When my Justice and Civil Society teacher announced to the class that we would be participating in something called the SNAP Challenge, where one has to live off $4 a day for food for a full week, I almost dropped the class.
But in the name of Spoon University, I accepted this food challenge, although I’d much rather challenge myself to shoving 40 donuts in my face. Reluctantly and fearfully, I completed the challenge, hangry but surprisingly very enlightened.
What is SNAP?
Confused about this program? Read up: The SNAP program is a federally-funded nutrition assistance program that aids low socioeconomic persons and families. The average amount of money given to a single person on SNAP is about $4 a day ($28/month) to spend solely on food. The allotted money can differ based on the person’s employment status, socioeconomic status, if he or she has children, etc.
The biggest issue with the allotted money for the SNAP program isn’t what one is prohibited from buying — it’s the kind and quality of food one has the ability to purchase. Say goodbye to fresh-pressed juices, vegetables, lean and not processed meats and satisfying meals. Say hello to highly processed, high in fat, mostly fried foods and a lot of carbs. I ate a strict diet of bagels, oatmeal, and Easy Mac, so you get the point.
My Challenge Week
My first day was off to a pretty rough start when I woke up to an empty fridge, snack box and lost car keys:
I ended up going to our dining hall and had a slice of toast, tuna, cranberries and cole slaw for an interesting brunch. Definitely not like the brunches we’re used to.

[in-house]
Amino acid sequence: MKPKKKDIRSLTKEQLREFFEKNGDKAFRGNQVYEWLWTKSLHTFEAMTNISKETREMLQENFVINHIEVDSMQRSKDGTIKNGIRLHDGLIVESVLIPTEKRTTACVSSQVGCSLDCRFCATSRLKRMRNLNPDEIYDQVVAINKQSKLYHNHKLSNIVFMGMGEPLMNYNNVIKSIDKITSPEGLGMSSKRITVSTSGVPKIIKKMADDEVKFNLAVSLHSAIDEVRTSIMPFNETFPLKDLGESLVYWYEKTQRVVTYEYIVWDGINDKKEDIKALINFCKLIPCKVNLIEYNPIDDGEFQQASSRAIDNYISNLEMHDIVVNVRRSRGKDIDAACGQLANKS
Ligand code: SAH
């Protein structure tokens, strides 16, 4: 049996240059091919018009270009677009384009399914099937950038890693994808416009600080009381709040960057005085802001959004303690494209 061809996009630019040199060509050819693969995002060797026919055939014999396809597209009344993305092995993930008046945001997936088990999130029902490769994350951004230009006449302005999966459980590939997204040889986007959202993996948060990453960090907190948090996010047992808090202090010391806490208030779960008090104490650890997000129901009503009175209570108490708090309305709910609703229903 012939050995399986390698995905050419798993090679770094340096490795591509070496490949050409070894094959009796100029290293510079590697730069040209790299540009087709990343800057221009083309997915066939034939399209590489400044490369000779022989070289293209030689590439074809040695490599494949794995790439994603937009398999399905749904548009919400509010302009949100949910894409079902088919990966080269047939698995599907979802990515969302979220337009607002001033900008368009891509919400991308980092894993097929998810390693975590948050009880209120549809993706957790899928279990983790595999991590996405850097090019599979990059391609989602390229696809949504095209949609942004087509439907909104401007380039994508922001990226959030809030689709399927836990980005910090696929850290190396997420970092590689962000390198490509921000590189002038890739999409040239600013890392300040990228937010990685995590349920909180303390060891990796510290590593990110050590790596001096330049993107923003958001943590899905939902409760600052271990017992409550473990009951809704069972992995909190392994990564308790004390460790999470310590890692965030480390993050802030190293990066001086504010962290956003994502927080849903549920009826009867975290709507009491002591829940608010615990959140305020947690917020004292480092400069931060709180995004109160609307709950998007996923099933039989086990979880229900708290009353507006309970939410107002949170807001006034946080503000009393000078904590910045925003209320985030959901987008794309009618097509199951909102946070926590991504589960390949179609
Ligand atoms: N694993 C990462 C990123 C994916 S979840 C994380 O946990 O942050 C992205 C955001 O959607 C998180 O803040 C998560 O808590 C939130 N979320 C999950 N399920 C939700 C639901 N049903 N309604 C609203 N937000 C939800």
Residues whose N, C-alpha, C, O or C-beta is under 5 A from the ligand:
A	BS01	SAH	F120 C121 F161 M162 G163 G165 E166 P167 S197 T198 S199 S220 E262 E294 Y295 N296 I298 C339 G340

Being the responsible and organized human I am, I still could not find my car keys, so on day two, I headed to the campus grocery store and bought myself a box of Easy Mac and a box of assorted oatmeal. This would be my breakfast and dinner for almost every day for the rest of the week. Easy Mac every day? Some would be excited about this. But I didn’t even have the cash money to spice it up.
Initially, I thought, “Oh great! This won’t be so bad. Mac and cheese is my favorite food and instant oatmeal is pretty good if you get creative.” Well, I was wrong. I haven’t had oatmeal or mac and cheese since this challenge ended. Seriously, talk about carb(over)loading.
There was some anger…
Mixed with some kindness…
And many, many cravings for cookies, coffee and vegetables (mostly for these cookies).
When the final day was over, I ate a whole bowl of broccoli and a cookie because #skinny and reflected back on my experience. My class and I all agreed that doing this challenge was insightful and definitely worth it. We learned so much about ourselves and others around us that we would have never known or noticed without doing this challenge.
Why should you do the challenge?
The purpose of this challenge is not to lose weight or build mental toughness. The challenge educates those about all the injustices in our country that negatively affect all people living in low-income communities. And trust me, there is a startling number of them.
Without food, it is hard to have the energy to work hours and hours every week to make enough money to properly feed a family and pay for all necessary living and schooling requirements.
The SNAP challenge’s purpose is to create awareness of the millions of people who live their lives in constant hunger, stress and exhaustion. The SNAP challenge opened my eyes to a world I am fortunate enough to have never experienced, and I encourage you all to think about it before you bite into that #foodporn we all know and love.